Description and Characteristics of the Merkava Tank
The primary characteristics of the Merkava, as delineated by the IDF description of the tank, are:

* A high-degree of survivability - achieved via modular armor, and augmented by the use of systems for ballistic protection. Examples of this include: the placement of the engine in the front of the tank, and the storage of ammunition in fire-proof containers;
* Can be used to transport infantry forces.
* Rear door;
* 60 millimeter mortar as a secondary source of firepower;
* Mechanical suspension system which enables a high degree of maneuverability even in difficult terrain, i.e., the Golan Heights.

The Merkava tank's innovative design starts with the engine in front to protect the crew. The basic load for the main gun was 85 rounds but rear doors opened to allow access to a series of ammunition racks holding an additional 200 rounds to facilitate rapid resupply. The tank has sloped sides to repel projectiles as well as reactive armor. In urban combat the Merkava would often sustain multiple hits from RPG-type weapons without damage or crew casualties.

By removing the ammunition racks, the Merkava carries an infantry squad of ten under full armor protection. Tactical use has included positioning a Merkava at the point of entry to a building, using the main gun to breech the wall, then dismounting the squad. The tank can back up to the hole it just created to allow the infantry to dismount directly into the breech.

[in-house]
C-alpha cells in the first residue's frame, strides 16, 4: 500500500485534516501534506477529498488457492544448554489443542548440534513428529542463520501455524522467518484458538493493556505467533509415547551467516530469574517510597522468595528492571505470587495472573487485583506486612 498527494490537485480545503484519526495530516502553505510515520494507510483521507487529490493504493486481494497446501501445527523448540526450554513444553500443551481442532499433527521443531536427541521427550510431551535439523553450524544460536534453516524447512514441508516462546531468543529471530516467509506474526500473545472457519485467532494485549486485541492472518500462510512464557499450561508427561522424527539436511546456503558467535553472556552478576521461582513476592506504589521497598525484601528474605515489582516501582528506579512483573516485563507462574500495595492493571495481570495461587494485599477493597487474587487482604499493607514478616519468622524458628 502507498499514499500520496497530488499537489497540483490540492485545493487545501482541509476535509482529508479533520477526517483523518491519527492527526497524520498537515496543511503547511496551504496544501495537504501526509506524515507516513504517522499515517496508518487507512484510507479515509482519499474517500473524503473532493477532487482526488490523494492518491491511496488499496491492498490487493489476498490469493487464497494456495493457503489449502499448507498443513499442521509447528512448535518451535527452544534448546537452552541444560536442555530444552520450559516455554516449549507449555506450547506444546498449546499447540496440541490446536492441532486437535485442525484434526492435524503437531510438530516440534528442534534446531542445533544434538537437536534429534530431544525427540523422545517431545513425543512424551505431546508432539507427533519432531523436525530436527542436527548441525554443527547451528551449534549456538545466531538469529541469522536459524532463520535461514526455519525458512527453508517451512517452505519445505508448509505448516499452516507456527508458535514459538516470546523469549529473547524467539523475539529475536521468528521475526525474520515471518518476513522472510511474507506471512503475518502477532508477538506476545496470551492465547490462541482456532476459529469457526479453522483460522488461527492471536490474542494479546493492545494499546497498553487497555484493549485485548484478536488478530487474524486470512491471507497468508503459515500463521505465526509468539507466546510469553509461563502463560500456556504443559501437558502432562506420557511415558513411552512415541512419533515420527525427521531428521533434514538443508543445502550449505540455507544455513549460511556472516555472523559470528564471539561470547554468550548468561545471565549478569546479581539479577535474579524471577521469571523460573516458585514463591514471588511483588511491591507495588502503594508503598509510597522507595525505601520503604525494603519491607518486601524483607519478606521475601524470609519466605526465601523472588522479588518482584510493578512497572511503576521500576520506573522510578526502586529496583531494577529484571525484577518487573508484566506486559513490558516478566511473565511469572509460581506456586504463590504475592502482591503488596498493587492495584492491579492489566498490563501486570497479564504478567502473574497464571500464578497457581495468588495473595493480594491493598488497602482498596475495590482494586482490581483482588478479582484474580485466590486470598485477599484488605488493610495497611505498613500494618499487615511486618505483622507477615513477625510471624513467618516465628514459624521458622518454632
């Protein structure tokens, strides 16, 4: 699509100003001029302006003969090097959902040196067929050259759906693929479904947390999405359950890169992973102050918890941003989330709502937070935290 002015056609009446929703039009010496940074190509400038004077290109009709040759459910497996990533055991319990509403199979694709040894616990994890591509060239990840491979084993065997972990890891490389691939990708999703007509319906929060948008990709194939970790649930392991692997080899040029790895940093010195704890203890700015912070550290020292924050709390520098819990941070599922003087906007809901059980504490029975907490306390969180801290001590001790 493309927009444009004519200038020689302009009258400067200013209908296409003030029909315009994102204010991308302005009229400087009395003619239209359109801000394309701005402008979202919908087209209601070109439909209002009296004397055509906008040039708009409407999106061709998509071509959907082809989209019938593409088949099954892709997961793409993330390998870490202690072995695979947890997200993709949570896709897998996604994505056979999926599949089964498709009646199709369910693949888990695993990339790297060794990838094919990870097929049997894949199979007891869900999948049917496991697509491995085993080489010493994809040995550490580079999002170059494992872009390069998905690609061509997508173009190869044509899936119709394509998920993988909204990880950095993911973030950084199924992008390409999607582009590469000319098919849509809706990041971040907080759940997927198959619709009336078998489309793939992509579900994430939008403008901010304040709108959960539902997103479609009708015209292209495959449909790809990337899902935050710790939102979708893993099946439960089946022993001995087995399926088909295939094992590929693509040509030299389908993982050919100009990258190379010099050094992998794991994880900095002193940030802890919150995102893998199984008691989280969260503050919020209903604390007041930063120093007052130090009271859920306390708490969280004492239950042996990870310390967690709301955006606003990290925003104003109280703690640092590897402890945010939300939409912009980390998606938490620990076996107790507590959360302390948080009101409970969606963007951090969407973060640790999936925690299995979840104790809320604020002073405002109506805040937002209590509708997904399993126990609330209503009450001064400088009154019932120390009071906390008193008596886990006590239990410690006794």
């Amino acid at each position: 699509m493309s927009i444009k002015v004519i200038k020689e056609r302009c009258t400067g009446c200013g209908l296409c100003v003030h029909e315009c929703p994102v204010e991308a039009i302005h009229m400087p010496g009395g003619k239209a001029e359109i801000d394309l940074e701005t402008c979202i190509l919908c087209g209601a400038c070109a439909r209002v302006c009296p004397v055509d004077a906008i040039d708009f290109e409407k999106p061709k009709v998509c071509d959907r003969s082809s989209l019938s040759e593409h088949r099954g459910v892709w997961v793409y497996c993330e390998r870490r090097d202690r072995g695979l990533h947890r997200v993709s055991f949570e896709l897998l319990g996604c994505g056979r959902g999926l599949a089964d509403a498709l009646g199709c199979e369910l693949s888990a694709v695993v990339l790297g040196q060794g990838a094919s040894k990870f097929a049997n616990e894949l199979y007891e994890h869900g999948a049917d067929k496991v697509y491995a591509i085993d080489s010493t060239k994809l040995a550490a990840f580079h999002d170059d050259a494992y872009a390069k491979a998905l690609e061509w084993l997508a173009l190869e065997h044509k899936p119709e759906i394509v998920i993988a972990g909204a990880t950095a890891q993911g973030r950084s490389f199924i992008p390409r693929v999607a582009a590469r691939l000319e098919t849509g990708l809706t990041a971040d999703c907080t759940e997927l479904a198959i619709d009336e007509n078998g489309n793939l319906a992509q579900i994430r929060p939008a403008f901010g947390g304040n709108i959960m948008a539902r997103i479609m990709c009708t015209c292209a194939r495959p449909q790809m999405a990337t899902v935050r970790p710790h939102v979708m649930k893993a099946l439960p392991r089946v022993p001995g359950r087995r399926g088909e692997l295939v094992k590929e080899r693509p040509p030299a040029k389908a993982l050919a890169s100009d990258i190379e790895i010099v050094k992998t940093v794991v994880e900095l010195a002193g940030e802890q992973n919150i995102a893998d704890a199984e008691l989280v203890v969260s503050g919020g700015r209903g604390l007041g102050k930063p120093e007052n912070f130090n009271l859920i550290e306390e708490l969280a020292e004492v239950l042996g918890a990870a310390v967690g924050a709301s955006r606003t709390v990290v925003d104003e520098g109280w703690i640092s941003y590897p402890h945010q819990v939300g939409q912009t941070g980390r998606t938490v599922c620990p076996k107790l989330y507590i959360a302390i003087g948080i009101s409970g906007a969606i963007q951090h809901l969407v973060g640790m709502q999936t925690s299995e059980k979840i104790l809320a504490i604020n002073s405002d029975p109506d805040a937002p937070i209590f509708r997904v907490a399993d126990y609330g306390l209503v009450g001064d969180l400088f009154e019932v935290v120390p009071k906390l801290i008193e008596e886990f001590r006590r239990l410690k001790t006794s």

The Merkava is not invulnerable and Israel's enemies have learned to defeat it. The first such incident was on 14 February 2002 when Palestinians lured a Merkava into a trap and destroyed it with an 80kg bomb, killing the crew. In the Lebanon-Hezbollah war of 2006, powerful anti-tank missiles, RPG-29s and IED weapons were able to destroy Merkavas.

Multiple Uses of the IDF Merkava
The capability of the Merkava to serve as an Armored Personnel Carrier (APC) has been put to use in other ways. The Merkava has been configured to be an ambulance, able to recover and transport wounded soldiers under fire, or used as a command post. Variants mounting heavy machine guns are used in urban situations instead of main gun rounds. Another variant of the Merkava chassis serves as an armor recovery vehicle, capable of towing a disabled tank.

Specifications of the Israeli IDF Merkava Mk 4 Main Battle Tank
Crew 4 (driver, commander, gunner, loader)
Weight 62,000 kg (68.3 tons)
Height 2.66 m (8.73 ft) to turret roof
Width 3.72 m (12.2 ft) w/o skirts
Length 9.04 m (29.66 ft) w/gun forward
Engine V-12 diesel
Horsepower 1,500
Road speed 60 km/hr (37.3 mi/hr)
Range 500 km (310.7 mi)